From the Publisher

"Lansky tells of an adoration of her father that rings...touching...Yet she does not hold back spilling details of the colorful gangster characters that made up this perilous, vanished world"—Publisher's Weekly

"A fascinating account of a girl and her father, a man who happened to be a criminal." -Booklist

Kirkus Reviews
2014-01-29
A biography of a true Mafia princess that leaves a lot to the imagination, despite assistance from veteran Hollywood chronicler Stadiem (Moneywood: Hollywood in Its Last Age of Excess, 2013, etc.). It's no secret that readers are fascinated by the rich, the famous and the criminal, so it's no surprise that Sandra Lansky, daughter of infamous mob boss Meyer Lansky (1902–1983), has a platform from which to share her story. However, this is no insider's account of the Mafia's heyday. The author, in what seems to be an attempt to protect her father's memory from the stain of organized crime, hasn't just whitewashed the story; she's bleached it. Lansky refers to many of the men in the book as "uncle," but she claims to know little about the machinations of her father and his associates. She does cover the basics: Meyer was in business with all the usual suspects, was intimately involved with gambling, had a hand in Las Vegas and built a resort in Cuba. Unfortunately, the author provides very few details of the business, elements that would make the tale far more intriguing. When she does speak of her father and his associates, she is intent on convincing readers that they were honest businessmen, demonized by a cruel and unfair government. Personal details are in better supply, but even when writing about her sex life, drug use or fear over her father's legal troubles, the narrative is only surface deep. Though she writes about her past truthfully, the prose lacks revelation. Lansky admits candidly that she was spoiled and lived in forced silence, but she writes wistfully, as though she wishes for a life forever frozen in childhood. For a more mature and nuanced look at the life of Meyer Lansky and his family, look elsewhere. A good place to start: Robert Lacey's Little Man (1991).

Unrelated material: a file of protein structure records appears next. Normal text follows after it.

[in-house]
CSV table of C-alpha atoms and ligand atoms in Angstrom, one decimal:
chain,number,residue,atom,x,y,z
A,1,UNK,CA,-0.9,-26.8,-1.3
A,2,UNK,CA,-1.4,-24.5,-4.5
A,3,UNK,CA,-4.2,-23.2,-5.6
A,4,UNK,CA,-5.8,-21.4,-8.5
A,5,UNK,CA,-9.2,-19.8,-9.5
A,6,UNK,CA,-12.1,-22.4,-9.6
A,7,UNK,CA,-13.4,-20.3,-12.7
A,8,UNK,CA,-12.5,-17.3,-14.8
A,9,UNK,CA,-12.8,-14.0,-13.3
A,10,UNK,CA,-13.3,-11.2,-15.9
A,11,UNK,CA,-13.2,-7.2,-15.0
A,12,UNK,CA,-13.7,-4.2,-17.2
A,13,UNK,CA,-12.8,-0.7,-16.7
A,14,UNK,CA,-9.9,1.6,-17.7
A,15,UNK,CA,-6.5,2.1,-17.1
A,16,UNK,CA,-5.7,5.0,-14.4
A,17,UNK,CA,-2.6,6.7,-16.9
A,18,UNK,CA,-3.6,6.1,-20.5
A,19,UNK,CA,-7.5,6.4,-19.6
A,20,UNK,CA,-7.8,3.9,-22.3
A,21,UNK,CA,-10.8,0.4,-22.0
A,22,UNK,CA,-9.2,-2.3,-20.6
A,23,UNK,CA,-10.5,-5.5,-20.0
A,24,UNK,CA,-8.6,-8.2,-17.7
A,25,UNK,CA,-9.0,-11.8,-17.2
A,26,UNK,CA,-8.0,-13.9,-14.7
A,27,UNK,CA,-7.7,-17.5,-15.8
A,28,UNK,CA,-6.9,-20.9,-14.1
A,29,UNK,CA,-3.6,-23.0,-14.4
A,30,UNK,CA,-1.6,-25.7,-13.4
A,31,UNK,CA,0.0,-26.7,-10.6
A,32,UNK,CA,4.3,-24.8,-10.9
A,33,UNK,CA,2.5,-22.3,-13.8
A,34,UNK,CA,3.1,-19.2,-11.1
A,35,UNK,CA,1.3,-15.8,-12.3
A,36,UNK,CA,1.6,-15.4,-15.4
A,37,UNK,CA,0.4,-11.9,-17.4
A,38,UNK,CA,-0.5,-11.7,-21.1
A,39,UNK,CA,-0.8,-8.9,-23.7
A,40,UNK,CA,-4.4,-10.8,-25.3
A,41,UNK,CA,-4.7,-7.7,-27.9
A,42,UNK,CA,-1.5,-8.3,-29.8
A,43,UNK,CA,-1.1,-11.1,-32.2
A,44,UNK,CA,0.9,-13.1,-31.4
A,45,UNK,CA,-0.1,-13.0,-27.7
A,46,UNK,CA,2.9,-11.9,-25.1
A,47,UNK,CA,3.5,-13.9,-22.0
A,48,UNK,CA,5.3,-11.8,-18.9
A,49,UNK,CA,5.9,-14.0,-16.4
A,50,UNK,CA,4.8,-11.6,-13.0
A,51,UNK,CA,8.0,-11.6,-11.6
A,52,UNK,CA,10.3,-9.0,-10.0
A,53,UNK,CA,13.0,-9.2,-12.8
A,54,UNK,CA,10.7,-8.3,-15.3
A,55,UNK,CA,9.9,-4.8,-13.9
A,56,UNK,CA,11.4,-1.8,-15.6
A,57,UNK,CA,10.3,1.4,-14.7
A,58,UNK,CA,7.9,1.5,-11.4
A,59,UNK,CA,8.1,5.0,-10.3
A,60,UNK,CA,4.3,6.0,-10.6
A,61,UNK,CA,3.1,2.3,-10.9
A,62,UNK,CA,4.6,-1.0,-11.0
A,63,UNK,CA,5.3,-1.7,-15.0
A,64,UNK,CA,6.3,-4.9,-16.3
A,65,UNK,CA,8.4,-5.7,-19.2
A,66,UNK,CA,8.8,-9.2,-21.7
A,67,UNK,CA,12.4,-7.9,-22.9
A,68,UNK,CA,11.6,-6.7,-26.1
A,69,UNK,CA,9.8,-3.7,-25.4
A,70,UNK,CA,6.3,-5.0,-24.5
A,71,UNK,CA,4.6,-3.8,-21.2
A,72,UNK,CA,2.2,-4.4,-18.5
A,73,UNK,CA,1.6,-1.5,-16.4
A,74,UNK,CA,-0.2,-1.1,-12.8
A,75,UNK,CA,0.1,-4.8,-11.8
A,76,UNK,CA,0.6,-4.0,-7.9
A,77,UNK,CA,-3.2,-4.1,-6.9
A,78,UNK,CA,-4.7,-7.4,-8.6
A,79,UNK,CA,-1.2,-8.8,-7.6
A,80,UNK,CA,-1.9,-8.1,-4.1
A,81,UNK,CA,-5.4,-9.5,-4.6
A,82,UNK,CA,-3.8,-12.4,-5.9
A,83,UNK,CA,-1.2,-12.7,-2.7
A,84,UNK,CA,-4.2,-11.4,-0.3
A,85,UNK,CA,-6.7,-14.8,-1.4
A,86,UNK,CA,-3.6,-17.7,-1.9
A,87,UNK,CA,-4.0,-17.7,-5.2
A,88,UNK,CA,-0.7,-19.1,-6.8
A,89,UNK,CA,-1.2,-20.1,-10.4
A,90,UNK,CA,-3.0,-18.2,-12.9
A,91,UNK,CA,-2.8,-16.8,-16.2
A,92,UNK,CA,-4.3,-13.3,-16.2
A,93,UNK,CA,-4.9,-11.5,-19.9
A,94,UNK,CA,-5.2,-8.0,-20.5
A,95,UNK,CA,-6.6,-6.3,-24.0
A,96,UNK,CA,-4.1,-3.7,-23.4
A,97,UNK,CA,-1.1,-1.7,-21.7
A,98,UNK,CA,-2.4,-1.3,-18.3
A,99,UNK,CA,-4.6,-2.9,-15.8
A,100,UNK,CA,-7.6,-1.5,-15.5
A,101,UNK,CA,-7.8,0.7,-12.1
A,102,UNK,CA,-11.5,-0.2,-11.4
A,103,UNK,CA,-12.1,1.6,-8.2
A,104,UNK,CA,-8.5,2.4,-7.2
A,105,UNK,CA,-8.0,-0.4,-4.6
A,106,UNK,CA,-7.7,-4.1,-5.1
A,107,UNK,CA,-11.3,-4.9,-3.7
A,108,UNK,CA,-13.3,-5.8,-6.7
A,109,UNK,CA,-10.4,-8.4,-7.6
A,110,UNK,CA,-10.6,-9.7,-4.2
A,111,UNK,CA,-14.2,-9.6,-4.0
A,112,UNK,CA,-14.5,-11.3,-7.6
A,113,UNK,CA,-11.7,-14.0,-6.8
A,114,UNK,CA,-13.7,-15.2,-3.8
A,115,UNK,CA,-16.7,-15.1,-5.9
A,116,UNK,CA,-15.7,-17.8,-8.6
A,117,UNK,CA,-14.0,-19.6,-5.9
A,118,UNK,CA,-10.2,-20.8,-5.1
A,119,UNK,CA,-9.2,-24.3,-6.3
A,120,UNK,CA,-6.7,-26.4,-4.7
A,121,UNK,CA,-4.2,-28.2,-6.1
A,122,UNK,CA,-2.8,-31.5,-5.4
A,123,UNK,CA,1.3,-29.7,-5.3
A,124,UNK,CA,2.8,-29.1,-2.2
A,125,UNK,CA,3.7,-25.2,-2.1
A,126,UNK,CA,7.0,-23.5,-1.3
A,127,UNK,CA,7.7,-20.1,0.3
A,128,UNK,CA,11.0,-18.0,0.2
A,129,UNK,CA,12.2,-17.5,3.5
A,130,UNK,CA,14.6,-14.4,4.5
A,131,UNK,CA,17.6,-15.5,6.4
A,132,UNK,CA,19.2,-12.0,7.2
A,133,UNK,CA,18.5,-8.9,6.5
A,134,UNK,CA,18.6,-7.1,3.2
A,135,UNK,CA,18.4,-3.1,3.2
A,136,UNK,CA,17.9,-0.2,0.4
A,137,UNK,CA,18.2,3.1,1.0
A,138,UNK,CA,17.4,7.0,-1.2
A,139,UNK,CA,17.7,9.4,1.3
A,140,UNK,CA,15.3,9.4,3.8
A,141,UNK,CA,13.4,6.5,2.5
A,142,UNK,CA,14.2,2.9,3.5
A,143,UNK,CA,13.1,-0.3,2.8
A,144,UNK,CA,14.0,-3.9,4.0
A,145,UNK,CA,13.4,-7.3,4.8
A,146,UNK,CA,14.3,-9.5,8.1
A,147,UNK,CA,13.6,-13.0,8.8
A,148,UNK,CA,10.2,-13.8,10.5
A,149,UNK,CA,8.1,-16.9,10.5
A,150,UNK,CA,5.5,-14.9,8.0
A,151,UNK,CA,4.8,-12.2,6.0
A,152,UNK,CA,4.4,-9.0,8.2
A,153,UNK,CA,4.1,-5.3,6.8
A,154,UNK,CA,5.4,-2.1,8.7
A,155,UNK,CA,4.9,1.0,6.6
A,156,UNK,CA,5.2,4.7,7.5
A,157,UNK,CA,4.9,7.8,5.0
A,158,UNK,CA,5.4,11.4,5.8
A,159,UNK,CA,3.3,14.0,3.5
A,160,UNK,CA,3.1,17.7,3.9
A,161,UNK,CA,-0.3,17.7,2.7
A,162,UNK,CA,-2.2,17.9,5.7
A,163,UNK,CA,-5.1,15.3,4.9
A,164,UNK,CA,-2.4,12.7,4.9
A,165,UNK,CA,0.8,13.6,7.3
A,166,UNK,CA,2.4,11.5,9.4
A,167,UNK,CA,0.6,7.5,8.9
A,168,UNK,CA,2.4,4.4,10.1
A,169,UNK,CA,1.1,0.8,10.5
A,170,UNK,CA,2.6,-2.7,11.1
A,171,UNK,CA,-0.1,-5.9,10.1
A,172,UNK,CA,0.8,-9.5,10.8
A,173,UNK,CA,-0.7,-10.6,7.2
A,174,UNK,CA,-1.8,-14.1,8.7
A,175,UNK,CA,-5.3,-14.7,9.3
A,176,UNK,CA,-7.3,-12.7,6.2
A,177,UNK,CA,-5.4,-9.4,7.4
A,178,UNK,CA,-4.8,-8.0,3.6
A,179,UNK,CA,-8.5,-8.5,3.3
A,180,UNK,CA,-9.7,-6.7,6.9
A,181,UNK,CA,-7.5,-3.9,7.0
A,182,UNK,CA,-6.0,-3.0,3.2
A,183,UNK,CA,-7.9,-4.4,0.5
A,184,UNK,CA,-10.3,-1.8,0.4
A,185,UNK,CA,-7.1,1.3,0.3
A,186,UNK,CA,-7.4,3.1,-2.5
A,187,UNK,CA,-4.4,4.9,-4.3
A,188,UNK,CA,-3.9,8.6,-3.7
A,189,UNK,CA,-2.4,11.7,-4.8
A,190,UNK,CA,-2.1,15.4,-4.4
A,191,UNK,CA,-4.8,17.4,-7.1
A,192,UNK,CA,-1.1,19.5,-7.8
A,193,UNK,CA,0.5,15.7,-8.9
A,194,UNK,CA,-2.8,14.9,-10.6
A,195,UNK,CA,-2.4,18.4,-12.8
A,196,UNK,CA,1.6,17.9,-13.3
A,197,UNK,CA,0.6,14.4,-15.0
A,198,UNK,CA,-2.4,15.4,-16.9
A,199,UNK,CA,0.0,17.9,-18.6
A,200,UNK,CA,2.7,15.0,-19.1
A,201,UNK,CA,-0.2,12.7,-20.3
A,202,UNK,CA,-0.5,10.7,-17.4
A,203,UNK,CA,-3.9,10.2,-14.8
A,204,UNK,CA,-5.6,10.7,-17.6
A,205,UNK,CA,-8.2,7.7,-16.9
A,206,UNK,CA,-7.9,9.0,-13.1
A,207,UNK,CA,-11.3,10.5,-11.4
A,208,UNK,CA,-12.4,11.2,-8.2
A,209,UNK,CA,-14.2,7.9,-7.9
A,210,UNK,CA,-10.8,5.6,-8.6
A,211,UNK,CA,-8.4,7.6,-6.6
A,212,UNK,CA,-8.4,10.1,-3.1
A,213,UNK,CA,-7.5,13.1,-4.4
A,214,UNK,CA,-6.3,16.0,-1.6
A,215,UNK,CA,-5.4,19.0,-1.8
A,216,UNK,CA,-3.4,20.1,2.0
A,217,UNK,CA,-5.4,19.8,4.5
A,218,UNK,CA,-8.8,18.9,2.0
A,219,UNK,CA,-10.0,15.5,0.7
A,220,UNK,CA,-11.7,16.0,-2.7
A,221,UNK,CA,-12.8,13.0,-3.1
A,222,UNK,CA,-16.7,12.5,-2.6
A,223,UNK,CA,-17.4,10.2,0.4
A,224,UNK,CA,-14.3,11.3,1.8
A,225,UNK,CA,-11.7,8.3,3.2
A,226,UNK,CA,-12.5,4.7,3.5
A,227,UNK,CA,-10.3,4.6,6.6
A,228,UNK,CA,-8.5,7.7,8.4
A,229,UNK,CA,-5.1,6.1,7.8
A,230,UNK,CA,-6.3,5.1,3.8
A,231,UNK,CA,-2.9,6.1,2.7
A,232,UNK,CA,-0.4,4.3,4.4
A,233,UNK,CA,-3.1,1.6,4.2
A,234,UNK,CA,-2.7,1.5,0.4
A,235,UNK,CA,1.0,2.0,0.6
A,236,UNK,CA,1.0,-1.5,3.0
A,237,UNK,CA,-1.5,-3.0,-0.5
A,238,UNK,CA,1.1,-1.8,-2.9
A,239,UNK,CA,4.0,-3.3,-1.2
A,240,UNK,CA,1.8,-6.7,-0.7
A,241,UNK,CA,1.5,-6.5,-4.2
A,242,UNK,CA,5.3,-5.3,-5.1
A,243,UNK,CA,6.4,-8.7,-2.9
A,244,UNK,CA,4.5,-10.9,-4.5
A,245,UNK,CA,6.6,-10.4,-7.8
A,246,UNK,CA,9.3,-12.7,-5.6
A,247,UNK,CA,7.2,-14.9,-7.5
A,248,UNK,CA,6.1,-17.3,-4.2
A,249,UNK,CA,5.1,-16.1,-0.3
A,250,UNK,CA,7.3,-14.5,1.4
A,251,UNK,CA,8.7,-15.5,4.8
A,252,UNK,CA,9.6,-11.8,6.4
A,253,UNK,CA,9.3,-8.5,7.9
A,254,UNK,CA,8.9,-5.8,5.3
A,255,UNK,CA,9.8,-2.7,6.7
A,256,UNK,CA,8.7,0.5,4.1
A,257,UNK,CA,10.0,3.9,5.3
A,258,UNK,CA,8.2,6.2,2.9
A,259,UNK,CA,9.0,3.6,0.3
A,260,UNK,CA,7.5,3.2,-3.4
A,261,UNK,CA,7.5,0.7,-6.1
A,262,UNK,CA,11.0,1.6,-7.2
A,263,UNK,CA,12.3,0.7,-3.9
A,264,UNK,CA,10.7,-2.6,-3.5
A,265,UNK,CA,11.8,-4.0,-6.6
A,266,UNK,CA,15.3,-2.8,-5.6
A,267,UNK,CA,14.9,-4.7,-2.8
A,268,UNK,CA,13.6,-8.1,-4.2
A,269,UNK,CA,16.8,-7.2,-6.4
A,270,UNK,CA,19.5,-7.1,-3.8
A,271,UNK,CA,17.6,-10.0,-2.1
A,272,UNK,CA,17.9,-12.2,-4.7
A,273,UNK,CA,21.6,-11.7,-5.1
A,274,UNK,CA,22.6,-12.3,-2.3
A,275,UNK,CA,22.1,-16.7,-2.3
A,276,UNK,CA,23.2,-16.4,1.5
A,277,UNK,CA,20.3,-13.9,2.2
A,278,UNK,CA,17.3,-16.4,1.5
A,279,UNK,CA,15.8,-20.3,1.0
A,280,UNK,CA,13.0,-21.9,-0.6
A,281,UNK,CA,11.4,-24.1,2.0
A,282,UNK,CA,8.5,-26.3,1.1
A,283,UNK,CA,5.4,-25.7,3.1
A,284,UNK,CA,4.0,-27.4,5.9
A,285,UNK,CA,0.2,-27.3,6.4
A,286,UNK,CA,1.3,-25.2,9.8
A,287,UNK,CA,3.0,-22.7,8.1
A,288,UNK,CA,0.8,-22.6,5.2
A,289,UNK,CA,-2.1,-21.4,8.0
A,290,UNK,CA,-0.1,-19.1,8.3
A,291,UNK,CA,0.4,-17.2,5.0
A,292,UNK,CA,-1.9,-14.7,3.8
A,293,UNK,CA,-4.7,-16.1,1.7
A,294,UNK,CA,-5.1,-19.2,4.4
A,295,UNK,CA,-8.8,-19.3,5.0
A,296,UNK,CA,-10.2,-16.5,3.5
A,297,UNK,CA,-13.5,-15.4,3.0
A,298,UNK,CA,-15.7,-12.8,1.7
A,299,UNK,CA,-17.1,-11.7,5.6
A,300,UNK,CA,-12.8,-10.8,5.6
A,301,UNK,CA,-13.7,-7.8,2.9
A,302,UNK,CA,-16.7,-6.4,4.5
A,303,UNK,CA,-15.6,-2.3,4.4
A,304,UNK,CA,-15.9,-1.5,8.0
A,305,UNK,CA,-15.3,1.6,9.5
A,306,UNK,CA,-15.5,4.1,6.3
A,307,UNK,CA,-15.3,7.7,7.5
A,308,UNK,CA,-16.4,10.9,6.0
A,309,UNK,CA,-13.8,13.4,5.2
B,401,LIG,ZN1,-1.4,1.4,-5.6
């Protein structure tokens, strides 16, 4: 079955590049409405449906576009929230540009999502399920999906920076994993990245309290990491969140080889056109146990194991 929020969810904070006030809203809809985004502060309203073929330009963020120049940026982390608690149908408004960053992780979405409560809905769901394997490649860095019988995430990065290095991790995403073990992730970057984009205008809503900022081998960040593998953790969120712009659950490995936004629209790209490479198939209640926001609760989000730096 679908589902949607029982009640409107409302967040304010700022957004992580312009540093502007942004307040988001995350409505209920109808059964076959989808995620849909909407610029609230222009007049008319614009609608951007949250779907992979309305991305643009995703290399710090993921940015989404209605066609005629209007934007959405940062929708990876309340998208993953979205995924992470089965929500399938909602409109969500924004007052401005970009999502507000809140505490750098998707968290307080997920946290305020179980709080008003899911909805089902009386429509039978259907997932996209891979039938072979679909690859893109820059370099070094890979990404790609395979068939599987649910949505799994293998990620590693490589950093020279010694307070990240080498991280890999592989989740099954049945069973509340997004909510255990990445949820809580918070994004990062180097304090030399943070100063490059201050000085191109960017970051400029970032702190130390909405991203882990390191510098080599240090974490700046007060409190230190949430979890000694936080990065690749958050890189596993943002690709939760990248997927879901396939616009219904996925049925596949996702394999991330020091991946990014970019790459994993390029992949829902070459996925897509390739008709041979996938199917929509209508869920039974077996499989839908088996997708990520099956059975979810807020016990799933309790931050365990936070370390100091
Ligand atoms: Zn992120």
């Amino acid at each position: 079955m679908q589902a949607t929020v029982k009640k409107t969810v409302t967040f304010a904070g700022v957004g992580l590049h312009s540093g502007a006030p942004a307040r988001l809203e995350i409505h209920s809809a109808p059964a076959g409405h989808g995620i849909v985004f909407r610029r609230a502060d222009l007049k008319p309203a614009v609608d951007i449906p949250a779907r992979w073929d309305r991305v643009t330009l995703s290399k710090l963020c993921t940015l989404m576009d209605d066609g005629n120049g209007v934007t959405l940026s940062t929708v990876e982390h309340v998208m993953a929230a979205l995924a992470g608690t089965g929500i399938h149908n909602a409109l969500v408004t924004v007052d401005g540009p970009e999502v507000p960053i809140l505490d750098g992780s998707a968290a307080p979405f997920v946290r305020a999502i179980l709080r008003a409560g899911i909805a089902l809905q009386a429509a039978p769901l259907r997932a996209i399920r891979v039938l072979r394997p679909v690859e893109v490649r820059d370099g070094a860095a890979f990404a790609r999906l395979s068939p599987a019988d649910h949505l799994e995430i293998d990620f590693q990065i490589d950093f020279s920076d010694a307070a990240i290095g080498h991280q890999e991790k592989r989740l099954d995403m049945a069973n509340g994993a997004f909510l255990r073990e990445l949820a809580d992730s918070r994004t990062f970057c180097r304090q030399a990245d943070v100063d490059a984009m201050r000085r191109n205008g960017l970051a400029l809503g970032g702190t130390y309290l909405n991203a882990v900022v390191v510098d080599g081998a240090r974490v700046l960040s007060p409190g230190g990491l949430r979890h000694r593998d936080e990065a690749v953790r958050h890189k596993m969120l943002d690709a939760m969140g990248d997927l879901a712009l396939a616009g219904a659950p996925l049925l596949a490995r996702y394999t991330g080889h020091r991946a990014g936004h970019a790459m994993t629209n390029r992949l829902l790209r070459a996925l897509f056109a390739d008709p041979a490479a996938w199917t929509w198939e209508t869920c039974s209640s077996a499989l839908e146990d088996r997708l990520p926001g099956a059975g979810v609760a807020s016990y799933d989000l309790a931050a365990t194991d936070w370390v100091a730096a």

Product Details

ISBN-13:
9781602862166
Publisher:
Weinstein Publishing
Publication date:
03/04/2014
Sold by:
Hachette Digital, Inc.
Format:
NOOK Book
Pages:
264
Sales rank:
630,215
File size:
2 MB

Meet the Author

Sandra Lansky lives in Florida with her husband.
 
William Stadiem is a multiple New York Times bestselling writer and the author of eight books. He is a master of re-creating the glamour of America’s golden era with his bestsellers Marilyn Monroe Confidential, Mr. S: My Life with Frank Sinatra, and George Hamilton’s Don’t Mind If I Do. He abandoned Wall Street for Sunset Boulevard, where he has since worked as a screenwriter, a columnist for Andy Warhol’s Interview, and the restaurant critic for Los Angeles. He lives in Santa Monica, California.